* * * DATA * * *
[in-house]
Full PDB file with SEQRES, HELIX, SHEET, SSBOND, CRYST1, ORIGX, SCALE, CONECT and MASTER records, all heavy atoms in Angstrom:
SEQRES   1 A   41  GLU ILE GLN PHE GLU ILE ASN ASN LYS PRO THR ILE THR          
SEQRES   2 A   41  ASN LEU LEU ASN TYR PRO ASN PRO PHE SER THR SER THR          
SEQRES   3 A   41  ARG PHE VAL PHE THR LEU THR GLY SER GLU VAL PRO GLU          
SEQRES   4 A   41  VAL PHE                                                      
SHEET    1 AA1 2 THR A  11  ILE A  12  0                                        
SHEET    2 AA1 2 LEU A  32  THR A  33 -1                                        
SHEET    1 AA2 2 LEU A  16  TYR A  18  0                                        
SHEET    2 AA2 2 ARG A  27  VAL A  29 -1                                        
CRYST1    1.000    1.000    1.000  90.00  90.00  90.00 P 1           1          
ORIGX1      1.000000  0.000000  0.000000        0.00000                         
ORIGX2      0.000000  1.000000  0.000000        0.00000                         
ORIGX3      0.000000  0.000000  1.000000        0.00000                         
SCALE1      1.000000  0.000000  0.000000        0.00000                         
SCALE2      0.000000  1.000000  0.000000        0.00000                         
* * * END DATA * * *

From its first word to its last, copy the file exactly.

[in-house]
Full PDB file with SEQRES, HELIX, SHEET, SSBOND, CRYST1, ORIGX, SCALE, CONECT and MASTER records, all heavy atoms in Angstrom:
SEQRES   1 A   41  GLU ILE GLN PHE GLU ILE ASN ASN LYS PRO THR ILE THR          
SEQRES   2 A   41  ASN LEU LEU ASN TYR PRO ASN PRO PHE SER THR SER THR          
SEQRES   3 A   41  ARG PHE VAL PHE THR LEU THR GLY SER GLU VAL PRO GLU          
SEQRES   4 A   41  VAL PHE                                                      
SHEET    1 AA1 2 THR A  11  ILE A  12  0                                        
SHEET    2 AA1 2 LEU A  32  THR A  33 -1                                        
SHEET    1 AA2 2 LEU A  16  TYR A  18  0                                        
SHEET    2 AA2 2 ARG A  27  VAL A  29 -1                                        
CRYST1    1.000    1.000    1.000  90.00  90.00  90.00 P 1           1          
ORIGX1      1.000000  0.000000  0.000000        0.00000                         
ORIGX2      0.000000  1.000000  0.000000        0.00000                         
ORIGX3      0.000000  0.000000  1.000000        0.00000                         
SCALE1      1.000000  0.000000  0.000000        0.00000                         
SCALE2      0.000000  1.000000  0.000000        0.00000                         